Infographic: Dining Etiquette Around The World

Dining out while traveling can be nerve-racking. Know the do's and don'ts of dining across the globe so you don't look like a fool.

  • All images courtesy of
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  • it
  • japan
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Dining out while traveling can be nerve-racking. What percentage should you tip? Is it rude to burp after the meal, or seen as a sign of respect? Why is everyone else in the restaurant eating with their hands!?

Lucky for you, The Restaurant Choice has come up with a handy guide detailing the do’s and don’t of dining in countries around the world. Now you know never to split the check in France, and to absolutely drink soup straight from the bowl when dining out in Japan.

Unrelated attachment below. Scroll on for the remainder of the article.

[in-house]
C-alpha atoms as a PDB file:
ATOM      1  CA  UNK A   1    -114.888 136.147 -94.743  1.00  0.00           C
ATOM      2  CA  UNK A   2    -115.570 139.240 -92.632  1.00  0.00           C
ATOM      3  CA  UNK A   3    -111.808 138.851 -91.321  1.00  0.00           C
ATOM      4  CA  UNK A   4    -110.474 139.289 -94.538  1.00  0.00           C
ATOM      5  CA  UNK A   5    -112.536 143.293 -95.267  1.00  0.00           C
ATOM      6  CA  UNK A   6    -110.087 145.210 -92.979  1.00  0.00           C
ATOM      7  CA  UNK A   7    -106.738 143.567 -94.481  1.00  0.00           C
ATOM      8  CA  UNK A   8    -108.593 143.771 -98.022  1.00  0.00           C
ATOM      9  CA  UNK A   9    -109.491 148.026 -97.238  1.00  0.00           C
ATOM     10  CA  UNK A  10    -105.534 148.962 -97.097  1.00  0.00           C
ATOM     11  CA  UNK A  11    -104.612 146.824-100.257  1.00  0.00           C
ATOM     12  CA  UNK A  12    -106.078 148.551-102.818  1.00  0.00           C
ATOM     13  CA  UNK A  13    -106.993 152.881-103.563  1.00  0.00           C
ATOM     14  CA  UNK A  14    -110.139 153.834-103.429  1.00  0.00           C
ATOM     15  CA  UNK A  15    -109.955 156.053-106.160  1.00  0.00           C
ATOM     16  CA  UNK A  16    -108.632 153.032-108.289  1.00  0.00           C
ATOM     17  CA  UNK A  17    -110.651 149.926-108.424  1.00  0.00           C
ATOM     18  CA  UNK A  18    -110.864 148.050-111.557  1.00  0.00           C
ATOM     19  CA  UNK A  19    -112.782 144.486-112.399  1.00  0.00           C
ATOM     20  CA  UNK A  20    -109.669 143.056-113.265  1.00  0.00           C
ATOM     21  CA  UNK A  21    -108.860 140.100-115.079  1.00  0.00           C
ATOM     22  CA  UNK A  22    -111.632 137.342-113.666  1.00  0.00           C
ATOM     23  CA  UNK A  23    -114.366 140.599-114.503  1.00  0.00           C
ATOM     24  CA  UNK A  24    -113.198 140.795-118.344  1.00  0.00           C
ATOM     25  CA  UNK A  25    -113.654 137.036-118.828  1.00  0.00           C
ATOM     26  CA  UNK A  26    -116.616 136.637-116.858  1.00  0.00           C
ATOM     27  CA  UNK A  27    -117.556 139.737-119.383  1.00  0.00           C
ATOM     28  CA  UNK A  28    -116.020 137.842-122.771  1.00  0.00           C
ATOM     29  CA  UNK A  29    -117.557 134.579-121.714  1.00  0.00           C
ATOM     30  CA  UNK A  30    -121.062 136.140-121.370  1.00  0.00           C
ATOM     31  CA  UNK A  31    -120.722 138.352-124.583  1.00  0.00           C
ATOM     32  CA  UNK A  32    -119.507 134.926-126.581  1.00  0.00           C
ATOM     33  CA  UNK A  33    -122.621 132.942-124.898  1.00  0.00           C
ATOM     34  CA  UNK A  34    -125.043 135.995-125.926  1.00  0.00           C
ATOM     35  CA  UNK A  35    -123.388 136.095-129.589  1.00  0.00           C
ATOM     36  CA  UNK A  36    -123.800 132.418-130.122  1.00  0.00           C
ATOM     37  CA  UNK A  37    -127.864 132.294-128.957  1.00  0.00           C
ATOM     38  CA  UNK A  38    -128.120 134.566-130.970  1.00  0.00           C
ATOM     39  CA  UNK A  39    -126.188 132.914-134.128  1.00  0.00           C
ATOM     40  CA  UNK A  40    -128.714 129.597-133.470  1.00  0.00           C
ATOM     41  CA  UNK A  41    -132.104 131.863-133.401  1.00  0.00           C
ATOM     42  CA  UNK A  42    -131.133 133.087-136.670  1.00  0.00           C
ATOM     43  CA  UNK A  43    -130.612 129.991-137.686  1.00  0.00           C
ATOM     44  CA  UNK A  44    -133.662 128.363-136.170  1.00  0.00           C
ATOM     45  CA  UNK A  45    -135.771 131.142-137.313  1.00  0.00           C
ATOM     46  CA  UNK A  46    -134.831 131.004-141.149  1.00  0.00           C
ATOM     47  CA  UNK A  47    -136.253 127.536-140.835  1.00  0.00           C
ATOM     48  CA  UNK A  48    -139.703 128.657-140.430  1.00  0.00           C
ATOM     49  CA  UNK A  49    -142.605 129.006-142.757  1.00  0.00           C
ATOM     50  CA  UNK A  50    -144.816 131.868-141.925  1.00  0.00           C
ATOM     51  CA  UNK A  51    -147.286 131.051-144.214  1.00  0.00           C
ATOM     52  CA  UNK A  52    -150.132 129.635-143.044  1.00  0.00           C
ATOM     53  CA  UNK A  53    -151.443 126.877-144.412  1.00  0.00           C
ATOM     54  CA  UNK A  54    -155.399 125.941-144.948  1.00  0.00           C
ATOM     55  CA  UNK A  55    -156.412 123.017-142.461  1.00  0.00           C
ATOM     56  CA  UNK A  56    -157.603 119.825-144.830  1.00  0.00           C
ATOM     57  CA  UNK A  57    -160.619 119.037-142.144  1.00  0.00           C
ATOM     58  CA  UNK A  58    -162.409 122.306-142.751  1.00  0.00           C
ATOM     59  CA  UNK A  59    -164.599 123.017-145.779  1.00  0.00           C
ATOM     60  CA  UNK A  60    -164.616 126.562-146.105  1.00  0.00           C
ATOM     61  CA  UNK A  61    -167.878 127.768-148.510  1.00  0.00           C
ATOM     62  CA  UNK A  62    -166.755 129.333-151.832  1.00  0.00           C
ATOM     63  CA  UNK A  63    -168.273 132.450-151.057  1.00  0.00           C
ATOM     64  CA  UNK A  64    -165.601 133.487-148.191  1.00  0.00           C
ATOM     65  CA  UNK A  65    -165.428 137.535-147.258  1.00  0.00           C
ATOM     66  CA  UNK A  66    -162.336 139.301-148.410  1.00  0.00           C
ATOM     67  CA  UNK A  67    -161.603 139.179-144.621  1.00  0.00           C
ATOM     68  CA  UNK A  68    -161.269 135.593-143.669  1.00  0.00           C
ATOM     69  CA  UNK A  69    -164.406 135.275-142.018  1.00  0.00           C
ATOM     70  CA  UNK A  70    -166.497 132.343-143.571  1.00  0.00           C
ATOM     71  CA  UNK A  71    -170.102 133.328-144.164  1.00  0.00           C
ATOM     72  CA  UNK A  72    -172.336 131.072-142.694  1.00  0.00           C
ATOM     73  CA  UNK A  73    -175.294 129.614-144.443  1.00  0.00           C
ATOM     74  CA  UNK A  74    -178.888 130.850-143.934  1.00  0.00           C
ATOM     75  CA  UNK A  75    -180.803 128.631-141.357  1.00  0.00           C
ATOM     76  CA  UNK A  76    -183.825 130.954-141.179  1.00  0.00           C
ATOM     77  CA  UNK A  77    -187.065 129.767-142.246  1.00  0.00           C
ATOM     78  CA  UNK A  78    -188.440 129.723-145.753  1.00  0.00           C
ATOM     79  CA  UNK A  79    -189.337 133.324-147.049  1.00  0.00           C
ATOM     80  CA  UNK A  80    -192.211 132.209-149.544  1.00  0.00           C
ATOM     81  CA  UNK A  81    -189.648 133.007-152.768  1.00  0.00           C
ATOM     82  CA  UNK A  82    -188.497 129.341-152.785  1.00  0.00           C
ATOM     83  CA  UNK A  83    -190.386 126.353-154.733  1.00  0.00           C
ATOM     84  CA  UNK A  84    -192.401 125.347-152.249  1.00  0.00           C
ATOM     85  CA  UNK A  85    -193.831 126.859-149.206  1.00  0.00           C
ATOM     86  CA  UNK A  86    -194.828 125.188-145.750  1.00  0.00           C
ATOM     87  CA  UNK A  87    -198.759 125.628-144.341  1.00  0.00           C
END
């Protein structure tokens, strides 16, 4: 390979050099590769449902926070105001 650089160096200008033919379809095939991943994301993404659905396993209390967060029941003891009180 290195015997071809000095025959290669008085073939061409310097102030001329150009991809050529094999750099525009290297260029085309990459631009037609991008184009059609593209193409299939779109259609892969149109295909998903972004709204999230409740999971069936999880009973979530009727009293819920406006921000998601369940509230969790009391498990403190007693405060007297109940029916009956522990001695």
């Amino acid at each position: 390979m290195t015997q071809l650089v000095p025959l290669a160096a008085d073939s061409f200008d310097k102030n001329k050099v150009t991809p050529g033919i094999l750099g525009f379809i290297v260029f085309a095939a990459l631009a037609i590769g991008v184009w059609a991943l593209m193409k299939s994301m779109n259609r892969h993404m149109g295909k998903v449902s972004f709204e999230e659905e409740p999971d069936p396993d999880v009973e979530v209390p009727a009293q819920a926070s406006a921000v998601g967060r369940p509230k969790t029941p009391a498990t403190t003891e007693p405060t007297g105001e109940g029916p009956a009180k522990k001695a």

Check out these helpful dining etiquette tips below (or in the gallery above).

 

dining etiquette around the globe 5326f5db7f53c w490 Infographic: Dining Etiquette Around The World

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[via The Restaurant Choice]

RELATED: The Complete Guide to Tipping in 2013

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  • smartrrrs

    Tipping is becoming more common in the more ‘western’ or ‘modern’ cities of China and Japan (e.g. Shanghai, Tokyo). Although not tipping won’t offend, the wait staff will not look down on you for showing your appreciation.

    Not eating with your left hand is also common in many Middle Eastern countries.

    Koreans, especially older men, will usually be offended if you turn down a glass of soju or any Korean food (kimchi, rice, meat, kimchi, or kimchi).

    In Papua New Guinea it’s considered polite to offer, as a gift to your host, the liver and spleen of your first born son.

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